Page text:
After hearing the news of her parent’s deaths from Preneta, Edith says, “I wanted to die too.” She stayed with Preneta a few days in a state of shock and then returned to the Depas, “emotionally numb.” Edith sums it up this way: “My mother and father, 34 and 37 years old respectively, died when the war was nearly finished. They had overcome inhumane suffering in the woods, dodging raid, enduring cold and hunger. Less than twelve weeks before liberation, their lives came to an abrupt end, all because of the greed of a peasant.” The brutal irony was that Pastula did not need to inform. Edith’s father planned to leave him “all the goods that he had held during the war” and in addition, he planned to reward him handsomely for protecting them. When the war ended, Edith had a neighbor tell the Depas she was Jewish. “Mrs Depa was furious.” Edith never went back to them. Instead she returned to Poremby Kupienskie, her old house and Mrs. Preneta who greeted her warmly. Edith was alone in the world. She decided to stay with Mrs. Preneta for a while. She was only 15. “I wanted and education” and after pretending to be Christian for three years, “I wanted to see what it was like to be Jewish again.” After two weeks, a distant cousin of Edith’s turned up, Martin Rosenberg who had heard about her return. Cousin Martin took her to Kolbuszowa where she went to the town hall to get her identity papers. Edith’s ultimate goal was to move west until “I got to America.” She knew of her mother’s sisters in America. She made her way to Austria, and there is Salzburg she stayed in a D.P. Camp briefly. She encountered hatred and anti-Semitism from the Austrians and couldn’t wait to leave. It took her three weeks before she managed to get a “semi-illegal pass to Germany” which allowed her to move to Lansberg Am Lech and a D.P. camp in Bavaria. Since her singular goal was to reach America, she learned of the easiest way—to live in an orphanage for surviving Jewish children in Prien, Bavaria. It worked. In early August 1947, Edith and a group of other orphans were moved to Funk Kasserne in Munich to be processed for emigration. In one month, Edith and others were shipped to Bremerhaffen, a port in northern Germany. From there they boarded a former U.S. troop ship, the Ernie Pyle. Fourteen days later she arrived in Manhattan where two-dozen relatives greeted her as the “miracle youngster who survived Hitler’s Gehanna in Europe.”


    Editor’s Note:

    The remainder of Edith’s story continues with William’s story in William’s Registry. Refer to William’s Registry and Biography and/or his Complete Memoir in Related Textual Materials: Chapter 16 to End.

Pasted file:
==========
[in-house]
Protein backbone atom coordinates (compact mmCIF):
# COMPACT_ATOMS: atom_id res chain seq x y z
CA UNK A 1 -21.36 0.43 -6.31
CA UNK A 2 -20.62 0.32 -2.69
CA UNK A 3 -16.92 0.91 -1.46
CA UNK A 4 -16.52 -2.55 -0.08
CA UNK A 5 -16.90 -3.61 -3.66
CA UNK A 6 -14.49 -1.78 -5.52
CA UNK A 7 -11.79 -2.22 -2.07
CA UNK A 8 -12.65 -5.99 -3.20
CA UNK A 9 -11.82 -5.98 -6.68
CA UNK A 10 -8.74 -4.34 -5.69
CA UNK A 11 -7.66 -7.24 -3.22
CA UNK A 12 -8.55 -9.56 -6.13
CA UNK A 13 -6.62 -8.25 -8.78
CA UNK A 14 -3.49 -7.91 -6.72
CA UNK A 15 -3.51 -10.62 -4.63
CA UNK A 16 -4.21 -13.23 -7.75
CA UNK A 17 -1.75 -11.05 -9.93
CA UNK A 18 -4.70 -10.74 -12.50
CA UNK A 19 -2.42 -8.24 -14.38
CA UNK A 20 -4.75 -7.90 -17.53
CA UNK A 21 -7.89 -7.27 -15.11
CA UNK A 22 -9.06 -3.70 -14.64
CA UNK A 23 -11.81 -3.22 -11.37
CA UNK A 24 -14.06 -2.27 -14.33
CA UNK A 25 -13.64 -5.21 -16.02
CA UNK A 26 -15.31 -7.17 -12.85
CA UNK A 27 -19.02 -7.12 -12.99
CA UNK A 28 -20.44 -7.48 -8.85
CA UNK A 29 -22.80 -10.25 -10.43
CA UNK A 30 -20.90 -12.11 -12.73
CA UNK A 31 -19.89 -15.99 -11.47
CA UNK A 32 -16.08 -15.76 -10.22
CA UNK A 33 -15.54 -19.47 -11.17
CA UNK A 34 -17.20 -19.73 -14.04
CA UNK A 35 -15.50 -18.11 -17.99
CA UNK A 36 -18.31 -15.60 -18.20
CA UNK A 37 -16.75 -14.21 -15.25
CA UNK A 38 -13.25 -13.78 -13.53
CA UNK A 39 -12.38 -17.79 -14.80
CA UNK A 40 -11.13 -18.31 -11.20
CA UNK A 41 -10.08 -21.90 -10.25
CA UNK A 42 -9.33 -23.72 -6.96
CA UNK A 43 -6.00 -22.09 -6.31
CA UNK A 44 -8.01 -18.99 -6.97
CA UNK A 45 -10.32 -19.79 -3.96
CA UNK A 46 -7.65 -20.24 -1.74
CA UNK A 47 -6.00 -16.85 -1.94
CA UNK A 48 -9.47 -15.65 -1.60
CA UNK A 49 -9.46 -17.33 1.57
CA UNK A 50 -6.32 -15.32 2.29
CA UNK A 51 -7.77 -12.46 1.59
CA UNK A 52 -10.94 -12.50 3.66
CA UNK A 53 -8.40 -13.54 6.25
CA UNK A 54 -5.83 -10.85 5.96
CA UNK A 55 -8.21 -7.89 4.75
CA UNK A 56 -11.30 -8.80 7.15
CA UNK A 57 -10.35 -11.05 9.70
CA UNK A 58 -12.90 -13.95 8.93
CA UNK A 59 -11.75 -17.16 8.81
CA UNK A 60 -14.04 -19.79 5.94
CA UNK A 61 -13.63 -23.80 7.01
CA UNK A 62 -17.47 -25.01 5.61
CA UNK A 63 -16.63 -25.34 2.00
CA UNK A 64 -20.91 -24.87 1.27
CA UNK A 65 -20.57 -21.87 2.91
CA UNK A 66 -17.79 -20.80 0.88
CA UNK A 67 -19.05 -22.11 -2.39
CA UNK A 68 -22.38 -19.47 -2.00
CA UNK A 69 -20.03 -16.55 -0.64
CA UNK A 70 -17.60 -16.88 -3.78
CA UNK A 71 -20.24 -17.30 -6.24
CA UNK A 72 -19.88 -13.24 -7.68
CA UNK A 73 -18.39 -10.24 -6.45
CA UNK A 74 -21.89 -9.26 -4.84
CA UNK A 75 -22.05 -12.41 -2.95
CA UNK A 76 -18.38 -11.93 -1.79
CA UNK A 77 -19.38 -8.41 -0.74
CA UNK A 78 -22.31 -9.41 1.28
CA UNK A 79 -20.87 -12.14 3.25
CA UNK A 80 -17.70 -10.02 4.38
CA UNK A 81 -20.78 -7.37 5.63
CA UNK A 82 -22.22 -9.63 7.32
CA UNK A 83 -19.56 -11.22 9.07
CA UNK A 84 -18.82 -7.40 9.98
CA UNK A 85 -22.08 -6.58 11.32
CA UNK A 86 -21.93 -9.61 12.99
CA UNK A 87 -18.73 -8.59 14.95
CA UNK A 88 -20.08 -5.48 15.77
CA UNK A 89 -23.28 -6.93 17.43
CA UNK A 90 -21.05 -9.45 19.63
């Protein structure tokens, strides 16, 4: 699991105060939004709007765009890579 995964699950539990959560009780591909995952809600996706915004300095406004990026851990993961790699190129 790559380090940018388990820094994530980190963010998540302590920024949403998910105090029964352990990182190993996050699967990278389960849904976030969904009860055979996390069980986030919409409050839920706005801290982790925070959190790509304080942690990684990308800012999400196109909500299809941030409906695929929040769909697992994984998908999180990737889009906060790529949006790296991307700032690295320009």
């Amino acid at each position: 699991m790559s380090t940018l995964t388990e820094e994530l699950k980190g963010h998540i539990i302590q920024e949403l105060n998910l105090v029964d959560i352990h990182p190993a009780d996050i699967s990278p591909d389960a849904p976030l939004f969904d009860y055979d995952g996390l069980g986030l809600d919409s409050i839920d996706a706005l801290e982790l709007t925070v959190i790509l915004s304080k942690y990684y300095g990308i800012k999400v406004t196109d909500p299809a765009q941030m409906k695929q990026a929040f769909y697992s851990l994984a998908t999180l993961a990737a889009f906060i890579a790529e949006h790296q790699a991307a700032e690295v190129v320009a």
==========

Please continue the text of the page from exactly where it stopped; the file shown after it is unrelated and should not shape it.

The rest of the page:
Refer to Historical Notes Below on Rzeszow and Glogow Ghettos and Glogow Monument to Massacres





    Photo of the Głogów Monument

    Between 1942-1944 approximately 6.000 Jews from Blazowa, Czudec, Głogów, Kolbuszowa, Łańcut, Lezajsk, Majdan, Niebylec, Sêdziszów Małopolski, Sokołów Małopolski, Strzyzow, Tyczyn, Rzeszów and other shtetlach nearby, were taken from the Rzeszów Ghetto to the Głogów forest, just N of Rzeszów and killed by the Nazis.


    The largest number were killed between July 7-18 1942. The victims were ordered to undress and stand before the gaping pits and were mowed down by machine guns. Many fell into these mass graves while still alive. The Nazis poured sand over the mass graves and levelled them with bulldozers. Peasants living in the vicinity reported hearing cries and moans for several days after the massacre.

    This monument was built in memory of the Jews who lie in these mass graves.

    Submitted by Susana Leistner Bloch.  Photo was taken during her visit October 1999

    © Copyright 2002 Kolbuszowa Region Research Group. All rights reserved.

    Compiled by Susana Leistner Bloch and Neil Emmer

  • related textual material:


  • Sources and Credits:


    William Kornbluth, Chapter 1, “Edith’s Story,” and Chapter 15, “Edith Emigrates,” in Sentenced to Remember: My Legacy of Life in Pre-1939 Poland and 68 Months of Nazi Occupation (Leigh University Press, 1994); Extended Biography by Nancy Gorrell from Sentenced to Remember;

     The SSBJCC Holocaust Memorial and Education Center gratefully acknowledges the donation of hardcover copies and an electronic copy of Sentenced to Remember donated by Phil Kornbluth and digital and historic  family photographs and documents.